"TO ARTHUR, COOK WITH LOVE" JACQUES PEPIN, THE LEGENDARY FRENCH CHEF WHO I GREW UP WATCHING ON T.V., WROTE IN MY BOOK WHILE I PINCHED MYSELF TO MAKE SURE IT WAS ACTUALLY HAPPENING. CHEF PEPIN SHOWED US EVERYTHING FROM "BASIC" KNIFE SKILLS TO DE-BONING A CHICKEN. INCREDIBLE EXPERIENCE FOR SURE!
I ALSO ATTENDED ANOTHER DEMO WITH CHEF CESARE CASELLA, THE DEAN OF ITALIAN STUDIES HERE AT SCHOOL. I HAVE HAD HIS FOOD BEFORE, AND THIS TIME CERTAINLY DID NOT DISAPPOINT. CHEF POURED HIS UNCOOKED PASTA INTO HIS SAUCE AND EVERYONE WENT CRAZY THINKING HE SCREWED UP, AND HE EVEN WENT ALONG WITH IT FOR A MINUTE. ONLY TO REVEAL IT WAS INTENTIONAL, AND THAT THE PASTA WOULD NOW SOAK UP THE FLAVOR OF THE SAUCE INSTEAD OF WATER. GENIUS! AND HE IS CHARACTER TO SAY THE LEAST...
WE STARTED WEEK 3 OFF WITH STOCK MAKING. ACCORDING TO AUGUSTE ESCOFFIER, THE GRANDFATHER OF FRENCH COOKING, "INDEED, STOCK IS EVERYTHING IN COOKING. WITHOUT IT NOTHING CAN BE DONE". STOCKS ARE BASICALLY A FLAVORFUL, AROMATIC LIQUID MADE WITH VEGETABLES, HERBS AND BONES. THE DIFFERENCE BETWEEN STOCK AND BROTH (BOUILLON) IS THAT BONES ARE NOT USED IN BROTH. THE BONES LEND A RICHNESS AS WELL AS ADDING COLLAGEN, WHICH GIVES THE STOCK ITS MOUTHFEEL.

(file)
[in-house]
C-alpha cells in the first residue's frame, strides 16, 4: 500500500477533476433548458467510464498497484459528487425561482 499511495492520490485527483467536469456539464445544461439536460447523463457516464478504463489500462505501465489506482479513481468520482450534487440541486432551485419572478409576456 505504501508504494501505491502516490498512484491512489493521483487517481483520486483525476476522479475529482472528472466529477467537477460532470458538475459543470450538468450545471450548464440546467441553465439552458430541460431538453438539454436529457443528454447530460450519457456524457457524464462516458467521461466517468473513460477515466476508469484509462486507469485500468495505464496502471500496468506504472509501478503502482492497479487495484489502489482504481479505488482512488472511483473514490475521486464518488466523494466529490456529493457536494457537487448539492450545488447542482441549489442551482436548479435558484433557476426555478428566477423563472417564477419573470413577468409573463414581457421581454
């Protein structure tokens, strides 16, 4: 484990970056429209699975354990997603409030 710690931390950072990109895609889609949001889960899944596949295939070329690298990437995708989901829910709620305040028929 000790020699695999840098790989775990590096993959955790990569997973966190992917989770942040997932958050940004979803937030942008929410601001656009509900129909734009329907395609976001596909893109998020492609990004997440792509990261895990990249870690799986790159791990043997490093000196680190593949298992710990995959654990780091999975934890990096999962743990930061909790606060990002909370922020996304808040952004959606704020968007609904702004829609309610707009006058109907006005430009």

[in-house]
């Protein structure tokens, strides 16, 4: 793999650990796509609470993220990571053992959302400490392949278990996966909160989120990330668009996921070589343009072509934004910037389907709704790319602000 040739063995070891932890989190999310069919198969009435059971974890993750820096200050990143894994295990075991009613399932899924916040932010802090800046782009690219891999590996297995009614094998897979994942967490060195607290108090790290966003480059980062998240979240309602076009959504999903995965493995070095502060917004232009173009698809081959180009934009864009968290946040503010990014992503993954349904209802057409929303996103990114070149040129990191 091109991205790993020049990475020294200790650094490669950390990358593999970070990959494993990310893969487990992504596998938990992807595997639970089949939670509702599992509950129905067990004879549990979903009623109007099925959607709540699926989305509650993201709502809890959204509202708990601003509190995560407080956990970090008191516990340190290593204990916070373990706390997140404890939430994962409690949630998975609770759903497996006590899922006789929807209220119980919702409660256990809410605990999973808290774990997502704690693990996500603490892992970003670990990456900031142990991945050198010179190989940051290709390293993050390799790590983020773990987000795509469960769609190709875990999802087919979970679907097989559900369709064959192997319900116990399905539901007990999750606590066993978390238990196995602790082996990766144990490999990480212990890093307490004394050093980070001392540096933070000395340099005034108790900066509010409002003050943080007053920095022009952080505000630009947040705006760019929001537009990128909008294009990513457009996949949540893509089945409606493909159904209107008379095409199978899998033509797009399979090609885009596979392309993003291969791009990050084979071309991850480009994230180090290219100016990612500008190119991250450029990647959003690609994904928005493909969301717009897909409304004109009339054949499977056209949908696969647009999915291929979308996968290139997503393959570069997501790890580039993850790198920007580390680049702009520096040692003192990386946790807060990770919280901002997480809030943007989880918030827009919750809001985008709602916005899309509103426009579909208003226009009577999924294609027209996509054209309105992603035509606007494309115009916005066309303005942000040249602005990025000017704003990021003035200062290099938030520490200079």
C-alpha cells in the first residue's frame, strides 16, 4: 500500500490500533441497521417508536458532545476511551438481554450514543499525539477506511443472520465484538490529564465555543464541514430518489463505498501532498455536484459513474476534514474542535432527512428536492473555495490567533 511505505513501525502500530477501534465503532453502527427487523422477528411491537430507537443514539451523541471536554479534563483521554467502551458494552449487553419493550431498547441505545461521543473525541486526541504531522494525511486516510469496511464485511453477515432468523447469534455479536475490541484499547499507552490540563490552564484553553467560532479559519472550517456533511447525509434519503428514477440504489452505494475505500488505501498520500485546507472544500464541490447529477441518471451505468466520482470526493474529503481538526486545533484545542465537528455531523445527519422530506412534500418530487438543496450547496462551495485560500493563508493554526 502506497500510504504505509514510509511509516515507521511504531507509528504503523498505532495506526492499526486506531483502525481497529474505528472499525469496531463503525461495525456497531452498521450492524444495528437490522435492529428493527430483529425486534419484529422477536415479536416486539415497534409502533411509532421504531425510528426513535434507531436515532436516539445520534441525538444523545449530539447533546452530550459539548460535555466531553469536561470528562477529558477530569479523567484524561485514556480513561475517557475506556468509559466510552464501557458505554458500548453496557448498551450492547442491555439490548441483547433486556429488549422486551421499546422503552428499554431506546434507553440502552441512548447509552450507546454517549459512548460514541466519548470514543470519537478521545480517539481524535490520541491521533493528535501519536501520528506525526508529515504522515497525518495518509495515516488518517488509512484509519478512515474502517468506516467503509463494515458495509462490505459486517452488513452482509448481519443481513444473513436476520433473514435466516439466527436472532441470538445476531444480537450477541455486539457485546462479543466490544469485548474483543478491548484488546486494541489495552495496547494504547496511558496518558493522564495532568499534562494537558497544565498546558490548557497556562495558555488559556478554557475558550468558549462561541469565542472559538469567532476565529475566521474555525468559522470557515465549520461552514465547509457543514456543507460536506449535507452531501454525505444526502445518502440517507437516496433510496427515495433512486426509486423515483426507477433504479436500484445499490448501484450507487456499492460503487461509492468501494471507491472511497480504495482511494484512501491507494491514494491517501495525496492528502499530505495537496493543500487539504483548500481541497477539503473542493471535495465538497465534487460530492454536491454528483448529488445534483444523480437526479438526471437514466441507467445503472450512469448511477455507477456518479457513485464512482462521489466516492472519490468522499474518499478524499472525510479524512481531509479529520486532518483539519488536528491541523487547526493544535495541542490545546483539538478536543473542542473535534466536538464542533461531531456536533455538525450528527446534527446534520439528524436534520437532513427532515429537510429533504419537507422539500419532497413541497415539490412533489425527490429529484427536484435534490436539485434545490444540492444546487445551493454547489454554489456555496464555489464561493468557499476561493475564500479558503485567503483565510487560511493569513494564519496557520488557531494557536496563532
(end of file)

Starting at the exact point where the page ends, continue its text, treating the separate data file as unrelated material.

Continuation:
ONE OF THE KEYS TO A GOOD STOCK IS PATIENCE. LET THE STOCK SIMMER, NOT BOIL AS THIS WILL CLOUD THE STOCK, TO REDUCE THE LIQUID DOWN TO A FLAVORFUL AROMATIC BASE WHICH MAY BE USED LATER IN SAUCES AND STEWS. ]
WE ALSO LEARNED SAUCES BUT OF COURSE IN THE FAST PACE OF THE KITCHEN I FORGOT TO TAKE PICTURES OF THOSE!!!
Here is a little "extra credit"...we have homework which usually involves practicing our knife cuts such as the "cocotte", an almost football like shape. So after my homework was reviewed I took my potato "cocottes" home and made Pommes Rissoles, which are basically potatoes that are par-cooked, air-dried, browned in a hot pan and finished in the oven. They get crispy on the outside and fluffy on the inside...delicious!